Computer vendors Dumpster
Victims of deadbeat rebates have long suspected that their rebates just get tossed when vendors don't feel like paying off. But now there's proof, as one small tech vendor, Vastech Inc., has been caught red-handed literally dumping unopened rebate submissions from customers.
Dean Takahashi of the San Jose Mercury News reported this morning that a neighboring company of Vastech's in San Jose recently discovered over 1,300 rebate requests in its dumpster. Most or all of the rebates appear to have been from a mail-in promotion conducted at Fry's superstores earlier this year on Vastech computer accessories.
When confronted by Takahashi, the Vastech owner gave various lame excuses about bad former employees but admitted that the company had fallen behind in paying off the Fry's rebates. A Fry's spokesperson told Takahashi the retailer had received customer complaints about the Vastech rebates and had gotten Vastech to pay at least some of them.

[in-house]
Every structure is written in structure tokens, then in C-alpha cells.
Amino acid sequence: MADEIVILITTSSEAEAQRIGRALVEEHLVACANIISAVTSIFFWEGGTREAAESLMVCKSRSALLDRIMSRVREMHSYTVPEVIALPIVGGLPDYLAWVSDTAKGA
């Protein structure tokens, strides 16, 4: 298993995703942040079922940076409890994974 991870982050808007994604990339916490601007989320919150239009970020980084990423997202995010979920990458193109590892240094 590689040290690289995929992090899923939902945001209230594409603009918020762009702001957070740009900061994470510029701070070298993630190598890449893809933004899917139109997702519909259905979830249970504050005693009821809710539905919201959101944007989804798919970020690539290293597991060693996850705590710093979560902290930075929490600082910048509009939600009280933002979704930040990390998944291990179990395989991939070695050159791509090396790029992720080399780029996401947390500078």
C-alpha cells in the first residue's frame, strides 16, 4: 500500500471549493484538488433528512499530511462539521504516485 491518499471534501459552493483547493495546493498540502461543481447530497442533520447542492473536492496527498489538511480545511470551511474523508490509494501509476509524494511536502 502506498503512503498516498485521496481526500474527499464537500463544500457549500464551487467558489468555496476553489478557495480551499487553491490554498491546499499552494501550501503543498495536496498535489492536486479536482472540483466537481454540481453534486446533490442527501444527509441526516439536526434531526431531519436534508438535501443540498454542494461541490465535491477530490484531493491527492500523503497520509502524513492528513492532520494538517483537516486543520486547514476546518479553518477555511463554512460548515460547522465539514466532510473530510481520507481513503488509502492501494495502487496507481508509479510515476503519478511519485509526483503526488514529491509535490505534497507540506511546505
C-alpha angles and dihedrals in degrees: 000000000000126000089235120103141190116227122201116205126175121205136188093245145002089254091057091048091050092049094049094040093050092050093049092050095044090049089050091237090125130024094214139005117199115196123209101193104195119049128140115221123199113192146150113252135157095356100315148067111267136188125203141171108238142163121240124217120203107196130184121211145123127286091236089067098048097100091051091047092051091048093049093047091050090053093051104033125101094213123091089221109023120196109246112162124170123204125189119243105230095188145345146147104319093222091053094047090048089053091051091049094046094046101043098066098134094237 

You have to wonder of course how long this has been standard practice at Vastech, and how many other companies are doing the same thing. And which of the many tried and true excuses do you suppose Vastech used when customers called to complain? I guess Vastech could have truthfully told them the receipt or the UPC code was missing, since they were all in the dumpster.
The incident adds fuel to our long-running debate about whether mail-in rebates of this sort should be eliminated. In many product categories, customers often have little choice if they want a competitive price but to participate in rebate offers, forcing them to jump through paperwork hoops that may or may not result in a check showing up in the mail.
And, particularly with rebates for small amounts, manufacturers and rebate fulfillment houses can easily cheat without ever getting caught. For many of them, the only lesson they'll learn from Vastech is not to use a neighboring company's dumpster.